... The work by Edmonds [8] on this problem greatly influenced the role of polyhedral theory on algorithm design [23]. On the other hand, the problem found applications in several domains [26,1,22,6,2]. In particular routing problems are an important area of application, and its procedures often appeared as subroutines of other important algorithms, the most notable being Christofides' algorithm for the traveling salesperson problem [5]. ...

The min-cost matching problem suffers from being very sensitive to small changes of the input. Even in a simple setting, e.g., when the costs come from the metric on the line, adding two nodes to the input might change the optimal solution completely. On the other hand, one expects that small changes in the input should incur only small changes on the constructed solutions, measured as the number of modified edges. We introduce a two-stage model where we study the trade-off between quality and robustness of solutions. In the first stage we are given a set of nodes in a metric space and we must compute a perfect matching. In the second stage $2k$ new nodes appear and we must adapt the solution to a perfect matching for the new instance. We say that an algorithm is $(\alpha,\beta)$-robust if the solutions constructed in both stages are $\alpha$-approximate with respect to min-cost perfect matchings, and if the number of edges deleted from the first stage matching is at most $\beta k$. Hence, $\alpha$ measures the quality of the algorithm and $\beta$ its robustness. In this setting we aim to balance both measures by deriving algorithms for constant $\alpha$ and $\beta$. We show that there exists an algorithm that is $(3,1)$-robust for any metric if one knows the number $2k$ of arriving nodes in advance. For the case that $k$ is unknown the situation is significantly more involved. We study this setting under the metric on the line and devise a $(19,2)$-robust algorithm that constructs a solution with a recursive structure that carefully balances cost and redundancy.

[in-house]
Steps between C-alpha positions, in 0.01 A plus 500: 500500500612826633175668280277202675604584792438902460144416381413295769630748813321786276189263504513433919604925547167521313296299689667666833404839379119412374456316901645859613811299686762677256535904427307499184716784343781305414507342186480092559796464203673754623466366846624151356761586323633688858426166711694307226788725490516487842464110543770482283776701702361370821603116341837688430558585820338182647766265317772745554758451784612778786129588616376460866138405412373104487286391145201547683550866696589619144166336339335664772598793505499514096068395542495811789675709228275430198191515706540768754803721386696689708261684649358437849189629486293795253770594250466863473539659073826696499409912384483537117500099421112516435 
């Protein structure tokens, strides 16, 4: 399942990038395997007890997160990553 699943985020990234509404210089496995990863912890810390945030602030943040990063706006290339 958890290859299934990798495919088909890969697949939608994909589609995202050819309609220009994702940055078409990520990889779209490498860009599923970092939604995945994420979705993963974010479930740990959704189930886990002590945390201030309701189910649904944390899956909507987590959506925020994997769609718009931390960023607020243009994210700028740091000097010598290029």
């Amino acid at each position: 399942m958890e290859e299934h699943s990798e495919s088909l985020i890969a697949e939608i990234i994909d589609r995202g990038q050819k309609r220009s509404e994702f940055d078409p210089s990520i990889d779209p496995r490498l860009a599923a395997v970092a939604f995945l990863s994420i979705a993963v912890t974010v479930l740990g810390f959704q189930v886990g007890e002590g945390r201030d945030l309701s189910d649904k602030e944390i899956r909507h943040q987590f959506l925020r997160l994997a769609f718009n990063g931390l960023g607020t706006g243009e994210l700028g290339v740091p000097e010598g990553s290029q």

... This paper also permits lower quotas and project closures, but our focus is on cardinal utilities rather than ordinal preferences. Cardinal utilities can facilitate a more flexible representation of preferences and they occur naturally in various matching problems, such as the solution of symmetric indefinite systems [31], the organization of Chess tournaments [28] or car sharing [15]. Moreover, various methods for converting ordinal preferences into cardinal utilities are known, such as the normalized Borda score [30]. ...

We study a natural generalization of the maximum weight many-to-one matching problem. We are given an undirected bipartite graph \(G= (A\, \dot{\cup }\, P, E)\) with weights on the edges in E, and with lower and upper quotas on the vertices in P. We seek a maximum weight many-to-one matching satisfying two sets of constraints: vertices in A are incident to at most one matching edge, while vertices in P are either unmatched or they are incident to a number of matching edges between their lower and upper quota. This problem, which we call maximum weight many-to-one matching with lower and upper quotas (WMLQ), has applications to the assignment of students to projects within university courses, where there are constraints on the minimum and maximum numbers of students that must be assigned to each project. In this paper, we provide a comprehensive analysis of the complexity of WMLQ from the viewpoints of classical polynomial time algorithms, fixed-parameter tractability, as well as approximability. We draw the line between \(\textsf {NP}\)-hard and polynomially tractable instances in terms of degree and quota constraints and provide efficient algorithms to solve the tractable ones. We further show that the problem can be solved in polynomial time for instances with bounded treewidth; however, the corresponding runtime is exponential in the treewidth with the maximum upper quota \(u_{\max }\) as basis, and we prove that this dependence is necessary unless \(\textsf {FPT}= \textsf {W}[1]\). The approximability of WMLQ is also discussed: we present an approximation algorithm for the general case with performance guarantee \(u_{\max }+1\), which is asymptotically best possible unless \(\textsf {P}= \textsf {NP}\). Finally, we elaborate on how most of our positive results carry over to matchings in arbitrary graphs with lower quotas.